Contrary to a recurring art-world pronouncement, painting will never die; thus, one of the most charming new spaces in L.A. is strictly devoted to painting. Founded by Ross Caliendo and Andrew Cannon, Secret Recipe happens once a month in Caliendo's garage/studio and lasts for one night only. It's a surprisingly high-quality celebration of art's oldest and most revered medium. January's show, “Popular Panorama,” showcased attention-grabbing work by 16 up-and-coming painters, including Jonathon Hornedo's self-portrait, which was also an ad for services, and Sara Clendening's limes, which lit up every few seconds. 1123 N. Benton Way, Silver Lake. secret-recipe.org.
South of Sunset
With a name inspired by the line from the movie Clueless in which Josh says to Cher, “You get upset if someone thinks you live below Sunset,” South of Sunset was founded by Elizabeth DiGiovanni and Megan Dudley. The two former gallery workers have a multitude of creative interests, which are reflected in the scope of their programming. Their first show was a celebratory, one-night “balloon rise & drop & pop happening” engineered by Miggie Wong; that was followed by “The Exhibitionists,” a group show in which participating artists used their fabrication skills to build walls and otherwise improve the space. 1218½ W. Temple St., Echo Park. southofsunset.la.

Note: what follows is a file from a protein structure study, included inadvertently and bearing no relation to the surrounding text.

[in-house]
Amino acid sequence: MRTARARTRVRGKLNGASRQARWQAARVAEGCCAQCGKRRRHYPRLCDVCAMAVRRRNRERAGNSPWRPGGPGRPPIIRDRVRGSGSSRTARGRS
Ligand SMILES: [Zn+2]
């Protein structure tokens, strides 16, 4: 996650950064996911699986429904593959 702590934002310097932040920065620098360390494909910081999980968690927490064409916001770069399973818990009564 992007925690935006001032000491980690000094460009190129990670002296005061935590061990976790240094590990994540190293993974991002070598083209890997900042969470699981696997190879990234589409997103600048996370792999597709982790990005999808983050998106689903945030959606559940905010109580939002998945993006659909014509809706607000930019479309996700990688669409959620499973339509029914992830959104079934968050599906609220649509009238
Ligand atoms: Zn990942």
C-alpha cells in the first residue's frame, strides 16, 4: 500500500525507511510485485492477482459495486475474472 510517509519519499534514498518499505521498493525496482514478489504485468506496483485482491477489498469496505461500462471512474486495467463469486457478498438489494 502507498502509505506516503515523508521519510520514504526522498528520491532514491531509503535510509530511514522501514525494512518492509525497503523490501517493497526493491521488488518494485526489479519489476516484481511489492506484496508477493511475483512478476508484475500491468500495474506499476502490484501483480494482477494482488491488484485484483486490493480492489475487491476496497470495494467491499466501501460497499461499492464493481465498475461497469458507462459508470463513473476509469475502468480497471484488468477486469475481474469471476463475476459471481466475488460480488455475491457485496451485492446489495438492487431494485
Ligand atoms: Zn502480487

Traction Arts, a street-facing window in downtown's Arts District that showcases video art from dusk to midnight daily, is the simplest but also perhaps the most magical project on this list, capable of suddenly changing the perspectives of random passersby. Ken Marchionno operates the space out of his studio as a way “to expose the community… to new and interesting video.” Recently on view was Frances Hoffman's MSP to RAP, a meditative loop that depicted a passenger's view from inside a plane as it takes off and lands, complete with soothing flight attendant voiceover. 821 Traction Ave., downtown. tractionarts.org.
See also: 5 Artsy Things to Do in L.A. This Week
Editor's note: A previous version of this story wrongly implied that Beacon Arts Building has closed. While the curatorial initiative there that we highlighted in our May 2012 list has folded, the space is still open. We regret any suggestion to the contrary.